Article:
CSIF helps producers comply with the rules

08-01-2019 in Article

WEST DES MOINES, IOWA – August 1, 2019 – No one wants the call. It’s the DNR or the EPA on the phone, and your operation is slated for inspection.

Coalition to Support Iowa’s Farmers Senior Field Coordinator Kent Mowrer says CSIF can help relieve some of that feeling of panic. Their understanding of the process can be an invaluable resource.

“If it’s the DNR, they likely are unfamiliar with your place and have questions about the size and animal capacity and just want to take a look,” he says.

In 2010, the Iowa DNR entered into an agreement with the EPA to inspect livestock operations for regulatory compliance on behalf of the EPA, and according to EPA parameters there are 250 pages of rules and regulations with which farmers must comply. Even though that cooperative work plan has expired, it did cause the DNR to realize it had little knowledge of several operations.

“The DNR is generally good to work with and will set up a time for the inspection with a few days notice,” says Mowrer. “That’s when you can call us to help. We can help determine what they may be looking for and how to prepare for a farm visit.”

Once the inspection is done and the exit interview complete, CSIF can advise the producer in correcting any concerns.

“We can help you understand your options for changes so you can continue to operate in compliance,” says Mowrer.

He says in some cases, the DNR will refer the producer to CSIF for their expertise.

Knowing the options

The EPA is different. “If they are coming, they have already done their due diligence,” says Mowrer. “They have maps, have probably done a drive-by, and have reason to suspect there is a concern about discharge into a Waters of the U.S. (WOTUS) water source.”

The EPA operates more “in the realm of the regulatory” and will conduct its investigation independent of the DNR. Any livestock operation of more than 1,000 head near a water source is of interest, especially those with little record with the state. The EPA will seldom give more than a day or so notice, and there is little aside from possibly a death in the family that will delay the process.

“They are focused on proving what they believe,” says Mowrer, “and they allow no time for corrections before they get there.”

In that case, the role of CSIF is to work with farmers to explain the process and their options. “In many cases, they will need to seek legal counsel to defend their position,” says Mowrer. It takes around two months to receive the final inspection report, and if there are violations, fines can be hefty. So can the legal fees, with only a handful of attorneys in the state experts on livestock operation issues.

“The EPA assumes the farmer has done his or her due diligence to know their rights,” he adds. “We’re here to help farmers understand that process and where to turn for further advice.”

In some cases, CSIF refers the producer to an agricultural engineer for corrective action.

Mowrer stresses that each individual case is unique, and ultimately, the operator must make his or her own decisions. But at no cost, CSIF’s expertise with animal unit siting and environmental regulations, as well as knowledge of the agencies’ operational procedures, can help provide confidence in making those decisions.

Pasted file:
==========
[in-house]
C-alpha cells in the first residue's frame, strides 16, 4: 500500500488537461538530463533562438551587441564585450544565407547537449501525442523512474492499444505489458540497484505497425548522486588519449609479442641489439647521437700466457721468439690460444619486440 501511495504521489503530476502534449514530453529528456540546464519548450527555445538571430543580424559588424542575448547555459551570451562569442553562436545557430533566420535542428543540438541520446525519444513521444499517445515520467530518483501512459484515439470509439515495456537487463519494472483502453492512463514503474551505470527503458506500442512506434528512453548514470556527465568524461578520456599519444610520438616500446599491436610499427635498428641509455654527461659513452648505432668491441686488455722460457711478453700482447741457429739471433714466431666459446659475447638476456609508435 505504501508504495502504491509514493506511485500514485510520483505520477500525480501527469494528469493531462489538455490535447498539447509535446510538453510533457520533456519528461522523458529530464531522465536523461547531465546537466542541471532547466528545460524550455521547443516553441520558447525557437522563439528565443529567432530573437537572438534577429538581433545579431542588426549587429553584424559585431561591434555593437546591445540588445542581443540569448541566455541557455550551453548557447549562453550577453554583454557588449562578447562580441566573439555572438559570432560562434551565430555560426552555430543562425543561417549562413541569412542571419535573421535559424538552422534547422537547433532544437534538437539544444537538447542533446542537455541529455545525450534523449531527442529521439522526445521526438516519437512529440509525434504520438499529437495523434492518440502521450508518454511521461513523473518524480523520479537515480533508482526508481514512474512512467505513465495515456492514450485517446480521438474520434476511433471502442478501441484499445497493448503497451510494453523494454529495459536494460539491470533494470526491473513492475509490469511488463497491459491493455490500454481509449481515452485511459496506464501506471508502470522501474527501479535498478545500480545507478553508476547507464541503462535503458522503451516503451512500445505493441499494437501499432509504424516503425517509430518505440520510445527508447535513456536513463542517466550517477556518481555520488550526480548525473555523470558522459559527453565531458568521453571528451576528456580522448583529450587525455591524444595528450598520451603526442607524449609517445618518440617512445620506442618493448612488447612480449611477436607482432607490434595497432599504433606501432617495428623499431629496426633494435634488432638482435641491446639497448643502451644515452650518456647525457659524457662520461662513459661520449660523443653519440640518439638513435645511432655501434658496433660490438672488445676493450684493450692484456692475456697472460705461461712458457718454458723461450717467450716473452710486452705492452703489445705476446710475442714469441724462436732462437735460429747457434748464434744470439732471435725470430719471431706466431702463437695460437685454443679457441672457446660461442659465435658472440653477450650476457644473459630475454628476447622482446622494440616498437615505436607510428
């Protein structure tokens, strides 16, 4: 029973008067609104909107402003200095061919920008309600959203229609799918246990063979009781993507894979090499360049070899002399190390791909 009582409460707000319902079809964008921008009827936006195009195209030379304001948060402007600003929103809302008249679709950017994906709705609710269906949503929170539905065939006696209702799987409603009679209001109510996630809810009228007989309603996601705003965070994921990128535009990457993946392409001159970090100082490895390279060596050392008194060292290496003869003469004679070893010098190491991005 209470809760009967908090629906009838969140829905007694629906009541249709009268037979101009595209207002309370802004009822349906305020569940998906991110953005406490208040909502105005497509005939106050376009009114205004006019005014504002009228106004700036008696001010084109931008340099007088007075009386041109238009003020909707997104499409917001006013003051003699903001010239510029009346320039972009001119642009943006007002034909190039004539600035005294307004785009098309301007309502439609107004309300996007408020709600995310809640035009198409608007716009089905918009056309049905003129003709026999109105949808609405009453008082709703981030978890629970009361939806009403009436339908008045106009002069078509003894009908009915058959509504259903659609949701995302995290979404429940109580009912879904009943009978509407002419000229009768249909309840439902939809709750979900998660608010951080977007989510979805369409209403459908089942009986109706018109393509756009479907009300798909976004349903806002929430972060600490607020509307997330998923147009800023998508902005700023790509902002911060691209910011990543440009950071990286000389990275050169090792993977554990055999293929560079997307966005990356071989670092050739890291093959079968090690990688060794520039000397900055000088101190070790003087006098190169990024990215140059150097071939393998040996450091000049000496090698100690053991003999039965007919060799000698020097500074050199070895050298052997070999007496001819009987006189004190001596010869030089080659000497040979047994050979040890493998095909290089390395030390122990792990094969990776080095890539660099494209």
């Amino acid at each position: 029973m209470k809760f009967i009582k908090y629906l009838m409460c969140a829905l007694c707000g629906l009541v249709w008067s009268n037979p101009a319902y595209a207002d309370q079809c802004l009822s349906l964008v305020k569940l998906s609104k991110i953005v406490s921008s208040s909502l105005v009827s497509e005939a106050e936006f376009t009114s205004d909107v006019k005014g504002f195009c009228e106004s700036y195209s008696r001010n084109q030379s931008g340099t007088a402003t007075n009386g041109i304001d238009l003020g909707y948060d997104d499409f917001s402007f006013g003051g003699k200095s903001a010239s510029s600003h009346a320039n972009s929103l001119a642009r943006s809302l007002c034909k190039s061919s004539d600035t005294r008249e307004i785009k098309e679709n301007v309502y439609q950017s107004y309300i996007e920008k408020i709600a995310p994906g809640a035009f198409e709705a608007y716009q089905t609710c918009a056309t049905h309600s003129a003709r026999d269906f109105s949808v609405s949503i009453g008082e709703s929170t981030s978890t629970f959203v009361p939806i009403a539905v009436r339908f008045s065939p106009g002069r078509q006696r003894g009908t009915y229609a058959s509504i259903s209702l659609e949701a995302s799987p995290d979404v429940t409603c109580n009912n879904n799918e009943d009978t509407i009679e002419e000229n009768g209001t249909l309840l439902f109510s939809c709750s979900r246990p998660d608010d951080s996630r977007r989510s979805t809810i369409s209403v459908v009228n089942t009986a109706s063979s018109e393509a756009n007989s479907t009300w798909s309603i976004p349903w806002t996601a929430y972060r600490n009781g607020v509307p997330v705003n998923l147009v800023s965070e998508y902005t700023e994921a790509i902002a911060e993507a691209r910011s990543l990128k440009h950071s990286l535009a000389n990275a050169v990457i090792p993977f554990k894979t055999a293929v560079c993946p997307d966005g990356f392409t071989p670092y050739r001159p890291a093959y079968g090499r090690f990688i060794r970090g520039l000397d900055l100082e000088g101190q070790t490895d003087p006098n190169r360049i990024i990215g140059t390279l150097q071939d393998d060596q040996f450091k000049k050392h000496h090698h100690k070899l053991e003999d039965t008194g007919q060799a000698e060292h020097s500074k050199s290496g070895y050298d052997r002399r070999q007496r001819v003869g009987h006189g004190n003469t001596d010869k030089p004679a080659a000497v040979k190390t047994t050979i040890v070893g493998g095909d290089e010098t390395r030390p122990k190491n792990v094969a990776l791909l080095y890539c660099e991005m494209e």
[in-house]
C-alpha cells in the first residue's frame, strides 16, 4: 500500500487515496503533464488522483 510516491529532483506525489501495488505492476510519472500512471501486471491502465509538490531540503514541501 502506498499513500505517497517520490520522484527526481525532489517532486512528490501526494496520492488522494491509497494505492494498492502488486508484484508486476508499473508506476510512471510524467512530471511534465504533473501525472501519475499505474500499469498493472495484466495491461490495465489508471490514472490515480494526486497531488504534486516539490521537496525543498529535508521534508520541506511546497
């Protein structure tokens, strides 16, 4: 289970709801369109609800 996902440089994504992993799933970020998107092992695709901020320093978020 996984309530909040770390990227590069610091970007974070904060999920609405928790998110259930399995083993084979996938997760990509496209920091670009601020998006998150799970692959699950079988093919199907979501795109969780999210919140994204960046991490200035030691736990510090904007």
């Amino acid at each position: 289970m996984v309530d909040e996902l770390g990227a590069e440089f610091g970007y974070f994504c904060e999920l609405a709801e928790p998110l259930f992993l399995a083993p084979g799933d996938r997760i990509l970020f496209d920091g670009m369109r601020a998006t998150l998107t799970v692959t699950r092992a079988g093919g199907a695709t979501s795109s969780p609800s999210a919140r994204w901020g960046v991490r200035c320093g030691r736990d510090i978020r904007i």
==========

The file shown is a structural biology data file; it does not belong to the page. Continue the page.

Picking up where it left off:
Doing it right the first time

The best way to avoid problems, says Mowrer, is to do things right from the beginning. “When we work with producers siting new livestock facilities, our goal is to help them understand how the rules and regulations apply to them so they are set up for success when that inspection occurs.”

For livestock operations that have been in existence for a few generations, things are a little more complex, and the CSIF expertise just as valuable.

“Most of those operations didn’t start at 600 head,” says Mowrer. “They began with maybe 200 head. And priorities were different. In the late 1800s or early 1900s, close proximity to water and pasture were the main concerns. Pollution wasn’t something they thought about. Now, they’ve grown over time, and the regulations have changed to accommodate concern about polluting water sources and flooding. We can bring in that fresh set of eyes to determine how that operation stacks up under today’s rules and what changes need to be made.”

Rules change, and CSIF is on top of those changes, ready to make sure livestock production in Iowa is done right.

With CSIF’s knowledge of the regulations and regulatory process, Iowa’s livestock producers can ensure their operations meet code and maintain profits, with no need to fear the inspection experience.

“We’re here to help livestock farms stay in existence and provide opportunities for the next generation,” says Mowrer. “CSIF is only a phone call away.”  Farmers wanting a helping hand can contact the coalition at 1-800-932-2436 or visit www.supportfarmers.com

The Coalition to Support Iowa’s Farmers was created by farmers to help farmers raise livestock successfully and responsibly. It’s a partnership involving the Iowa Beef Industry Council, Iowa Cattlemen’s Association, Iowa Corn Growers Association, Iowa Farm Bureau Federation, Iowa Pork Producers Association, Iowa Poultry Association, Iowa Soybean Association, Iowa Turkey Federation and Midwest Dairy Association. The non-profit, non-partisan organization aids farmers at no cost. CSIF does not lobby or develop policy.

(By Terri Queck-Matzie for CSIF. Queck-Matzie is a freelance writer from Greenfield).

 

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